How (And Why) To Buy A Tuxedo
You’re not James Bond (are you?), but buying a tuxedo may make more sense than you think. We’ll explain how to decide whether to buy, and what to buy if you do.
By Lauren Finney
The very thought of wearing a tuxedo may stress you out. Well, that immediately tells me a couple of things. One, you don’t own your own tuxedo. Two, you may be suffering from social anxiety disorder. I can’t help you with the anxiety — seriously, relax, it’s just a fancy suit — but I can help you decide whether or not you should own your own tuxedo. And tell you how to buy it.
But before I do that, let me make something clear: If you’re sent an expensive-looking engraved invitation to some sort of shindig that calls for black-tie or formal dress, wear a tuxedo. If you simply wear a suit, you’ll feel out of place and annoy your hosts.
Now, should you rent or buy? Let’s assume that a tuxedo rental will cost you about $200. And let’s also assume that you’d be able to wear your own tuxedo for 10 years (or until you get too fat to shoehorn yourself into it). So according to my girl math, even if you spend $1,000 on your tux (you can spend less or you can spend more, as you’ll see below) and wear it only once every two years, it’s still the way to go. Yes, $1,000 is a lot for something you wear so seldom. But if it ends up being cheaper over the long run and means you never have to think about renting a tux? It’s worth it.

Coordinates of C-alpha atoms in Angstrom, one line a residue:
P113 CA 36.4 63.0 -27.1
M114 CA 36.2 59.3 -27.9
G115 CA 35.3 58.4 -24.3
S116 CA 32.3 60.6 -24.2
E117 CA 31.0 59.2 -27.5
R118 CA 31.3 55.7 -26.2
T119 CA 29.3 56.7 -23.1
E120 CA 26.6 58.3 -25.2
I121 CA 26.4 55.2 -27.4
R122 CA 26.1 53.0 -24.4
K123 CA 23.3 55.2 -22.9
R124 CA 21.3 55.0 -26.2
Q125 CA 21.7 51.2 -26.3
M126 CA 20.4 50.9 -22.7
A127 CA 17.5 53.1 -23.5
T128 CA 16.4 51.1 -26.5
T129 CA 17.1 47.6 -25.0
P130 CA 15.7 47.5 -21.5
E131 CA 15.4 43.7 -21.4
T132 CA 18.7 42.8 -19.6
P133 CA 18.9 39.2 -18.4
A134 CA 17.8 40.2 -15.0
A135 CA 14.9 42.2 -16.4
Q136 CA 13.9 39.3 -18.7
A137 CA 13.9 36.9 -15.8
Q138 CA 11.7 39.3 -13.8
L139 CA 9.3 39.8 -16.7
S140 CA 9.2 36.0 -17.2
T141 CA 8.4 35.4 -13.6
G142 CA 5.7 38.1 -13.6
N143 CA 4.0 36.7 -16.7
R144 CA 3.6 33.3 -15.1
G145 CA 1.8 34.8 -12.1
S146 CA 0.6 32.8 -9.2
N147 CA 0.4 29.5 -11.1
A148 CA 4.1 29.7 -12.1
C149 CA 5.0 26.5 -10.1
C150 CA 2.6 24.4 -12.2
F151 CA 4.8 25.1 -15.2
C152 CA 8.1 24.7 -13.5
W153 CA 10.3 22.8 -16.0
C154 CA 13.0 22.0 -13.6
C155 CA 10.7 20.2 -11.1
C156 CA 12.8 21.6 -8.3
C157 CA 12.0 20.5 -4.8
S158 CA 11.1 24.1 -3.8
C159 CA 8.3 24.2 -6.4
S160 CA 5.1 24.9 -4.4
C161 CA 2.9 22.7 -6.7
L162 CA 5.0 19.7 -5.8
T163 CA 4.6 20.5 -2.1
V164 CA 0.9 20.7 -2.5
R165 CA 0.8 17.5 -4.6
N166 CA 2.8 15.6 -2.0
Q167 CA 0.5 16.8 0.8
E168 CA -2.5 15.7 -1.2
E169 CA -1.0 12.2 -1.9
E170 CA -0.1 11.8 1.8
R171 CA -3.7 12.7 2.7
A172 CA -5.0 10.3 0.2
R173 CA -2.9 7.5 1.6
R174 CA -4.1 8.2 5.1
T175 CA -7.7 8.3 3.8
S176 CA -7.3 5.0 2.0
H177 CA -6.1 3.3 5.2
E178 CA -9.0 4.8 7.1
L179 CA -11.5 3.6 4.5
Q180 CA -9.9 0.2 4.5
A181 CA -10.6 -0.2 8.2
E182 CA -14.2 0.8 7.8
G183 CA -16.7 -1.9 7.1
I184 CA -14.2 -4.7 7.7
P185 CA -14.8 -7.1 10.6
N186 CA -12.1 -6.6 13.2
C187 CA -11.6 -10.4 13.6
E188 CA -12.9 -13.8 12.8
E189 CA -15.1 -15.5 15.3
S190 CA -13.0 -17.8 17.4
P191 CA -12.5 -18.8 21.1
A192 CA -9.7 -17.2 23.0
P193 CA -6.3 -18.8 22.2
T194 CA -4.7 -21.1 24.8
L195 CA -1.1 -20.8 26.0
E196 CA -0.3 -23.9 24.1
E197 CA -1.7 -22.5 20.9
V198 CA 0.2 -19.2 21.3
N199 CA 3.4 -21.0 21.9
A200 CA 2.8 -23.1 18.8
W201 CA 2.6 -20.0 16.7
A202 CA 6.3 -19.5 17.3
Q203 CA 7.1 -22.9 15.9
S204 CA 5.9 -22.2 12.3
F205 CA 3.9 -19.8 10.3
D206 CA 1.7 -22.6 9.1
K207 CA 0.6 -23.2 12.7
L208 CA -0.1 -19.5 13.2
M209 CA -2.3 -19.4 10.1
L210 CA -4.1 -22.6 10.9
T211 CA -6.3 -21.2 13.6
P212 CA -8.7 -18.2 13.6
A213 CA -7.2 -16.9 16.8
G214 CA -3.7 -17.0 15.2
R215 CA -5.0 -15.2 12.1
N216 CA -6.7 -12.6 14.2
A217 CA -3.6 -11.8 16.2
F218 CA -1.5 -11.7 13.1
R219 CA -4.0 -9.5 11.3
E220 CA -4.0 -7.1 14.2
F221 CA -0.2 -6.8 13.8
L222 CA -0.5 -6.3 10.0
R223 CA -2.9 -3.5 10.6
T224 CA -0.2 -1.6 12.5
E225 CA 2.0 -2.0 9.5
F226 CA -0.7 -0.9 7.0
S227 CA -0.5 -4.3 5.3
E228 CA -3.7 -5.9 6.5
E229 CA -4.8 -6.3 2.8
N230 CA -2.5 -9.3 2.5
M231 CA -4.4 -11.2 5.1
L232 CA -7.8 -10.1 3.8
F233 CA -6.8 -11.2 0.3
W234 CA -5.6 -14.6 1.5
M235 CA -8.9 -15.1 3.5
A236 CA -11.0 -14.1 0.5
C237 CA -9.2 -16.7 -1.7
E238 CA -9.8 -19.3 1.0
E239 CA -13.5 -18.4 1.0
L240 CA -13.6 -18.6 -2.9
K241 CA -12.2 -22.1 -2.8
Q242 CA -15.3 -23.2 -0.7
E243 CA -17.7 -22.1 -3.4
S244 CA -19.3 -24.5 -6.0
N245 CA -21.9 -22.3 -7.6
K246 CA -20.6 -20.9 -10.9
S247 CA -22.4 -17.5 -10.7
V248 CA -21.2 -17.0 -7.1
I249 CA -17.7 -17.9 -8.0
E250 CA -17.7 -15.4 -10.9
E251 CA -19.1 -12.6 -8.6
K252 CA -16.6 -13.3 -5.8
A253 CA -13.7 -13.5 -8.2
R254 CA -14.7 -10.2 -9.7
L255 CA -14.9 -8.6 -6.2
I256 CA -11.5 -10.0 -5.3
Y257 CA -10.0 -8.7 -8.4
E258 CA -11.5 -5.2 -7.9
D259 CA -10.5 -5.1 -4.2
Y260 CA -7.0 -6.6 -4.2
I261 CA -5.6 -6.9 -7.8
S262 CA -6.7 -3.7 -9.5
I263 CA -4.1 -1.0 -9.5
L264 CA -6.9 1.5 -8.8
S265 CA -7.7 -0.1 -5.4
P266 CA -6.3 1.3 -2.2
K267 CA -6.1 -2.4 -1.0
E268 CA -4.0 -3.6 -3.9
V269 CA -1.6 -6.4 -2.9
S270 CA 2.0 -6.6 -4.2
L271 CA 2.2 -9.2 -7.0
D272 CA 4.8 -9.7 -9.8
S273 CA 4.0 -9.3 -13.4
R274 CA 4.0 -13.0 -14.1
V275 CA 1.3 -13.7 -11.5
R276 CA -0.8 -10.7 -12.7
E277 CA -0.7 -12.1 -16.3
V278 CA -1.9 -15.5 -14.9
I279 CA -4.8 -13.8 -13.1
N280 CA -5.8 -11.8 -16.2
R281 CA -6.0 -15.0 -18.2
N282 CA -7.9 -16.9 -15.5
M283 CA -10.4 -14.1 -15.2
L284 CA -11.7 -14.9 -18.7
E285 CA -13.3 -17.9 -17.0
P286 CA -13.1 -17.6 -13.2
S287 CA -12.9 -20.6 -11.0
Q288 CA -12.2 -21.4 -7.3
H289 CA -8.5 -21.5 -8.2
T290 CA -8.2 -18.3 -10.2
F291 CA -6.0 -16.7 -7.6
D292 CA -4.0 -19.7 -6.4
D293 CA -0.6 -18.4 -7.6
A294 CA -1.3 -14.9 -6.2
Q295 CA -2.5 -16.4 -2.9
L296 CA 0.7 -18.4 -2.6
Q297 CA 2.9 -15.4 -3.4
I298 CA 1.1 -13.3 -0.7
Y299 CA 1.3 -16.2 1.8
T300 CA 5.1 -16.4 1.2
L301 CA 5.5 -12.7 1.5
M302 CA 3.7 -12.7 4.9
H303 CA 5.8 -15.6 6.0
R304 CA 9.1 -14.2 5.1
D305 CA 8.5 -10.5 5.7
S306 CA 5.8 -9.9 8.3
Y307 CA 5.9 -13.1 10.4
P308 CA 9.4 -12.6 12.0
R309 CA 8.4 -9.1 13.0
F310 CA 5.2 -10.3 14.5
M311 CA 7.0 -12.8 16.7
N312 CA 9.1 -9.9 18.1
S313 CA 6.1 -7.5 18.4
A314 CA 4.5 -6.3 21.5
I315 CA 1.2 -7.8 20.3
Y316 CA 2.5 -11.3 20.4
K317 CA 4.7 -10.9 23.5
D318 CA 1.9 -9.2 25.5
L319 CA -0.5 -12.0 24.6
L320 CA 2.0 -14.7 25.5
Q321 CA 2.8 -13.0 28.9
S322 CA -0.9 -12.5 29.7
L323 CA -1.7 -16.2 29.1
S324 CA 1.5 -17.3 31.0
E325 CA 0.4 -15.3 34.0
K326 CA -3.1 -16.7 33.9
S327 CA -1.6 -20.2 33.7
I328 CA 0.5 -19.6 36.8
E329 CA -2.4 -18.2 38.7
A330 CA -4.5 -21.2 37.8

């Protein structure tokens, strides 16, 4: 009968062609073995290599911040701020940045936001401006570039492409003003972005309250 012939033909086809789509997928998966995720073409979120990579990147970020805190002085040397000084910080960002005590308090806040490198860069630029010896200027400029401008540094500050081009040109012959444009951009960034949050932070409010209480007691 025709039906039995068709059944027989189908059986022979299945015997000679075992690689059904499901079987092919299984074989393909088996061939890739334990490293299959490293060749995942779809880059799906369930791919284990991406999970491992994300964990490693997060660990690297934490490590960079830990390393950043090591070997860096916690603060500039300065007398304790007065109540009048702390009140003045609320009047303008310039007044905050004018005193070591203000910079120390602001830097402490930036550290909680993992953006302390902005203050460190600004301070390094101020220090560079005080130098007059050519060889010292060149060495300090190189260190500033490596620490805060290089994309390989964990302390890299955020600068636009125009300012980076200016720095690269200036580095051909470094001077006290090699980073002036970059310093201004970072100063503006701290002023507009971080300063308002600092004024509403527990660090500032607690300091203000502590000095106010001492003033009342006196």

There are several parts to a tuxedo, and each presents you with several options — many of them bad. But you can’t go wrong by keeping it simple and going for a classic look:
JACKET: It must be black or midnight blue with a satin or grosgrain lapel. It should have a peaked collar and one or two buttons. It also must fit you in the shoulder like a regular suit; you shouldn’t look like a skinny 15-year-old borrowing Daddy’s tux.
TROUSERS: The trousers should have a single braid of satin or grosgrain (the person selling you the tux will know what that is) at the outer seam that matches the lapel fabric. They should also have a clean break with no cuffs, and they can be either pleated or flat front.
SHIRT: The shirt must be a white point-collar dress shirt with studs and matching cuff links, and about 1 inch of the cuff should show when your arms are hanging at your sides. That means no powder-blue, ruffled shirt, and no substituting your work button-down in a pinch.
SHOES: The shoes should be black, shiny lace-ups, and they should be worn with black socks. This is not the time to get cute with funky socks like you’re some droll English guy on a BBC America show.
ACCESSORIES: Wear a black satin or grosgrain bow tie. Oh, and learn how to tie a bow tie. No, really — it’s a major turn on for women because it demonstrates that you’re detail oriented, that you can use your hands, and that you’re not completely helpless. These days a cummerbund is optional, but if you do wear one, remember that it’s worn with the pleats facing up, not down. And leave colored, “festive” bow tie and cummerbund sets for kids going to prom. Oh, and since I hate vests with tuxedos, I’m going to tell you not to wear a vest.
Jos. A. Bank Traveler Tailored Fit Tuxedo ($582.35)
Jacket and trousers: $278.35
Bow Tie: $59.50
Hugo Boss Black Cary Grant Tuxedo ($1,220)
Jacket and trousers: $795
Bow tie: $95
Brooks Brothers 1818 One-Button Fitzgerald Tuxedo ($1,903)
Jacket and trousers: $1,098
Bow Tie: $60